The signing of the Kaplan Stahler Agency to the WGA’s newly modified franchise agreement has been hailed as a win for the guild, but could it open the floodgates to other mid-sized agencies following suit?
The new deal is far more flexible than anything the guild ever offered to the Association of Talent Agents, and though it still prohibits packaging fees and agency affiliations with corporately related production companies, a new provision allows individual agents to own less than 3% of the shares of any publicly traded entity engaged in the production or distribution of films and TV shows. That alone could be a deal-maker for some mid-tier agencies.
To date, 75 mostly small agencies have signed up, but Kaplan Stahler and the small Pantheon agency are the only ATA members to sign what had been known as the WGA’s Code of Conduct but now is being called its Franchise Agreement. The Verve agency was the first mid-sized agency to sign back on May 16, but it is not an ATA member.
Rumors have been swirling around other mid-tier ATA members that might be considering signing, but Deadline has confirmed that at the moment, there is no change in the position of at least two of them – Abrams Artists Agency and Rothman Brecher Ehrich Livingston – not to sign.
The Big 4 agencies – CAA, WME, UTA and ICM Partners – which are locked in a protracted legal battle with the guild, almost certainly won’t agree to the guild’s new terms, but many other small and mid-sized agencies soon could join Kaplan Stahler and Verve in signing up.
Read the new agreement, which the guild is now offering to all agencies here.
Until now, many mid-sized agencies have been reluctant to sign – even those that don’t do much packaging and aren’t affiliated with production entities – because of various terms they considered onerous “power grabs” by the guild. Those include turning over clients’ contracts and confidential information to the guild and what many saw as one-sided arbitration provisions that were stacked in the guild’s favor.
The WGA’s new deal is expected to be more attractive to mid-tier agencies – especially those with significant literary divisions – because it addresses many of those concerns, which could open the spigot for more signings.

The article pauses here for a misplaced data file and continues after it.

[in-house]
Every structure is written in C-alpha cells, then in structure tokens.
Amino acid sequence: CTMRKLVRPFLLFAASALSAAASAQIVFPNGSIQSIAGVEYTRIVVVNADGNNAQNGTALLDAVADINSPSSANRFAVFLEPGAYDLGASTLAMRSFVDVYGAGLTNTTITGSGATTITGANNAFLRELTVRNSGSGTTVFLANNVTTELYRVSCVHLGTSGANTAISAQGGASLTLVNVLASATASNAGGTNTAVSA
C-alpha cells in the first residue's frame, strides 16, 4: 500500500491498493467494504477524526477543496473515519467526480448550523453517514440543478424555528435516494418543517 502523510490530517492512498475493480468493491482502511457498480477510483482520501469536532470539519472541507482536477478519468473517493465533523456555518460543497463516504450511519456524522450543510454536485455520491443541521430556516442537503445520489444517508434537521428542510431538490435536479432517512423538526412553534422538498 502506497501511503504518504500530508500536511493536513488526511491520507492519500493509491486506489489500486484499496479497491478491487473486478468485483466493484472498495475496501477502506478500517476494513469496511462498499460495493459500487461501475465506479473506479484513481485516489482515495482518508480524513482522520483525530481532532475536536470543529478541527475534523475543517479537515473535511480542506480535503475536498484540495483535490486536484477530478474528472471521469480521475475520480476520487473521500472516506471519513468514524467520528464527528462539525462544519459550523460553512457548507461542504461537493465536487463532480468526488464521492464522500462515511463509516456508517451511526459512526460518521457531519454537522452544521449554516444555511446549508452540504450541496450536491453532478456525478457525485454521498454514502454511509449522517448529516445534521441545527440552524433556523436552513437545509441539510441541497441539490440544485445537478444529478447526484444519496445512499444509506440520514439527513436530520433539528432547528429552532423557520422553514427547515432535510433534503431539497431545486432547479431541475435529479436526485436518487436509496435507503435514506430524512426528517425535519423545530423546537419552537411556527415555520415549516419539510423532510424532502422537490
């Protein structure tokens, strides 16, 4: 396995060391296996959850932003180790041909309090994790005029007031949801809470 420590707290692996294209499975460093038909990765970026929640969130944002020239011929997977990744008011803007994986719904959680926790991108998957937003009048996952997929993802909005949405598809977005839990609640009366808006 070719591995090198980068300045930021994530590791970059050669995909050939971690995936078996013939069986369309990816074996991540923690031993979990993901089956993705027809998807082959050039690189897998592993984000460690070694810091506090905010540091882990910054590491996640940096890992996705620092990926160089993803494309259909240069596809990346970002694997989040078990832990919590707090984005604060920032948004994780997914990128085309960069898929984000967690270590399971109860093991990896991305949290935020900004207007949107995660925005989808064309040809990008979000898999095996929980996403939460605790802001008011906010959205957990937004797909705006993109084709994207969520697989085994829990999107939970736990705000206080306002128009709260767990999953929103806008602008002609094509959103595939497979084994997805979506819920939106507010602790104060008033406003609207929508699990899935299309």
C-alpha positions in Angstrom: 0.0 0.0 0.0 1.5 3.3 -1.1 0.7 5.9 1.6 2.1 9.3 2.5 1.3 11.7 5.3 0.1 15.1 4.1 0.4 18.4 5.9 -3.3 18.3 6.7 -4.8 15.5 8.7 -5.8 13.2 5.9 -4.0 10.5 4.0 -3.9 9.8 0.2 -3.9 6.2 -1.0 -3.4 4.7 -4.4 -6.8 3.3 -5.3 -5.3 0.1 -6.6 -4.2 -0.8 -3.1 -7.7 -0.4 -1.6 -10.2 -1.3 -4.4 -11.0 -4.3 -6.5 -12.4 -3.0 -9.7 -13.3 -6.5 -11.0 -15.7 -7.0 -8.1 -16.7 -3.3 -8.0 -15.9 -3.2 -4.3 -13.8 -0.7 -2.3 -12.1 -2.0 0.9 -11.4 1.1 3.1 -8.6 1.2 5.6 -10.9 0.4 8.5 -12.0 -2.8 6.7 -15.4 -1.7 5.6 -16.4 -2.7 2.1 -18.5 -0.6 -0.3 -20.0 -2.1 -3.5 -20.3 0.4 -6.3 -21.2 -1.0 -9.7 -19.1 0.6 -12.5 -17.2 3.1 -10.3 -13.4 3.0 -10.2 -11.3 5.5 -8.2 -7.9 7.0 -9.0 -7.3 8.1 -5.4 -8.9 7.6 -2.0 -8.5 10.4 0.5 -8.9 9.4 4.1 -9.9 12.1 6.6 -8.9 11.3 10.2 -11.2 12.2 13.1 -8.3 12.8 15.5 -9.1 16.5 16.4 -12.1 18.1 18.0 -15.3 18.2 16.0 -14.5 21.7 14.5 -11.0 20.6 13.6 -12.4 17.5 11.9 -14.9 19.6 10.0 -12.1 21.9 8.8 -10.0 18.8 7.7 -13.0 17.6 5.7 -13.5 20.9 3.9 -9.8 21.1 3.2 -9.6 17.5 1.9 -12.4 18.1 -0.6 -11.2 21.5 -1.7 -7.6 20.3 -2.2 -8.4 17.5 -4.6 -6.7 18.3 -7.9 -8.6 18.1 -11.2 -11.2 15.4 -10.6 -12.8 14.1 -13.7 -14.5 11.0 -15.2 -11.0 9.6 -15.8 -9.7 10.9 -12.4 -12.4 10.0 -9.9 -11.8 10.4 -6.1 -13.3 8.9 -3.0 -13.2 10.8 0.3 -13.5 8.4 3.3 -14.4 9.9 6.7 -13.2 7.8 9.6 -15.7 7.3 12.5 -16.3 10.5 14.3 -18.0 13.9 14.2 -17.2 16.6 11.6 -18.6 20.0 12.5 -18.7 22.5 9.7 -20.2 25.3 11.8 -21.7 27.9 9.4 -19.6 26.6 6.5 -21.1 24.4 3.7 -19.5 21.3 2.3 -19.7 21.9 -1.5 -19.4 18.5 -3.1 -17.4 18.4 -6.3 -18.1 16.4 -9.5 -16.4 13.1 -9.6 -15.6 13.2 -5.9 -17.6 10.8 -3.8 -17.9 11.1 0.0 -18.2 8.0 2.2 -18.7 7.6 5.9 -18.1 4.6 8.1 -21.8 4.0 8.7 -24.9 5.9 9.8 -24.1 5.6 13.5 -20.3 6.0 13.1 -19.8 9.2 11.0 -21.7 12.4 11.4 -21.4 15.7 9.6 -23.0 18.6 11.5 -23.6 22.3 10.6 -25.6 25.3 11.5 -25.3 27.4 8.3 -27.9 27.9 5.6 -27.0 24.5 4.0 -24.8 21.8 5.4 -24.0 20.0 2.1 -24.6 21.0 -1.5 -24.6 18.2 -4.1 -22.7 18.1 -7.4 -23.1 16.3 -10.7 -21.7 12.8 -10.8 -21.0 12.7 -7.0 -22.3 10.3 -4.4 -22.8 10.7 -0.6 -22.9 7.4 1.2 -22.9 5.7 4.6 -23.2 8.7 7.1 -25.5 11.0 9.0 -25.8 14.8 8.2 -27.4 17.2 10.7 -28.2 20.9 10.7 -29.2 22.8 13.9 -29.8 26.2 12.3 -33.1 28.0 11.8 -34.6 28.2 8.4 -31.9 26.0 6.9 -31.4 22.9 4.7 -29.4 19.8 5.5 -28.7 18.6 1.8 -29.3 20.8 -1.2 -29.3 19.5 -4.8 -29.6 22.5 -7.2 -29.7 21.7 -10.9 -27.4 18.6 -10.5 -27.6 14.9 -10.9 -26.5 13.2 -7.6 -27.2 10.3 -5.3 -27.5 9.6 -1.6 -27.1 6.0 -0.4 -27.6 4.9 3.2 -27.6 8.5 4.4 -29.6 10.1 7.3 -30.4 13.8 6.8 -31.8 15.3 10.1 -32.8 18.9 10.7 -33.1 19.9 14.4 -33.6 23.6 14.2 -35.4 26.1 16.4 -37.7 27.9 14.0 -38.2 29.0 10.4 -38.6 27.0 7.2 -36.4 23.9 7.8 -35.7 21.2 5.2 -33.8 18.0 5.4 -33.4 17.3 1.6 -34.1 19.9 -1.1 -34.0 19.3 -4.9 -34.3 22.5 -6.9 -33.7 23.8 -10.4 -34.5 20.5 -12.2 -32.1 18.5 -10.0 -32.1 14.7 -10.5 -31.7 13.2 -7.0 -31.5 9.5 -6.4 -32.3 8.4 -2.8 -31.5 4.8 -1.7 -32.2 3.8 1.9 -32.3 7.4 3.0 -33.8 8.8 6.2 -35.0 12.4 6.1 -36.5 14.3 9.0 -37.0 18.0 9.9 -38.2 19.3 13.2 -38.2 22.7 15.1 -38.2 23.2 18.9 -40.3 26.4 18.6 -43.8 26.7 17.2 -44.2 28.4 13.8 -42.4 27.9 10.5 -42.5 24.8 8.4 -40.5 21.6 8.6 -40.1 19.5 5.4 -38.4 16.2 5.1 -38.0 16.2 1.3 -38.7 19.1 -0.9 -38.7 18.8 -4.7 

The Abrams Artists Agency, however, isn’t buying it. Its chairman, Adam Bold, had reached out to the guild several weeks ago with an offer to forego packaging fees and affiliation with related production entities, but couldn’t come to terms with the guild on these secondary conditions.
“I’m in the same place I was before,” Bold told Deadline. “My dad taught be that just because somebody else does something, it doesn’t mean that I should do it to. Am I going to jump off a bridge just because Kaplan Stahler did? At some point, there needs to be an industry-wide contract. I want to put the writers back to work. I want to go out and pitch content. I have to do what’s best for my company and my employees, and what’s best for our clients.”
Under its new confidentiality provisions, the WGA now says that it “commits to treat all information submitted by agent with heightened security protocols and to limit access to staff with a valid guild business need to access the information, who have received enhanced data security training.” And in the event that any writer submits a written objection to his or her agent concerning the agent’s disclosure of any relevant information to the guild, the following procedures shall apply:
• Agent shall explain to writer the nature of the disclosure requirement (including the confidentiality protections) under the agreement and shall discuss with the writer the advantages of withdrawing the objection.
• If writer does not withdraw the objection within five business days of submission to the agent, agent shall immediately provide the guild with a copy of the objection and an identification of the contract or other information being withheld on the basis of the objection. Agent shall also immediately provide to writer a copy of the contract or other information being withheld from the guild on the basis of the objection.
• Agent’s obligation to provide the guild with information subject to an objection shall be satisfied upon agent’s compliance with the requirements of subsections (i) and (ii) above, until such time as writer withdraws the objection.
The new deal also provides for a phasing-in of the one-year reprise the guild previously had offered to allow the agencies to continue taking packaging fees. “From the effective date until June 28, 2020, nothing in this agreement shall be deemed to prohibit agent’s negotiation of the right to receive a fee based on package representation in lieu of a percentage commission based on client compensation,” the new agreement states. “During that period, where writer is the sole initiating element of the package, writer shall have the right to choose if the project can be packaged by agent. In all other circumstances, agent shall disclose to writer its intent to seek a packaging fee and the financial terms thereof, and writer shall be given the choice of whether to be part of the package. Agent’s right to negotiate packaging fees shall terminate on June 28, 2020.”
The new agreement also will remain in effect two years longer than under the old Code – until April 12, 2024, “unless it is found to be unenforceable or is ordered terminated by an arbitrator or court of competent jurisdiction.” The longer five-year term is a promising development because the agencies were concerned that the original length was very short and the guild could change terms, including commission.
That was enough for Kaplan Stahler, but whether it will entice any other agencies to sign remains to be seen.
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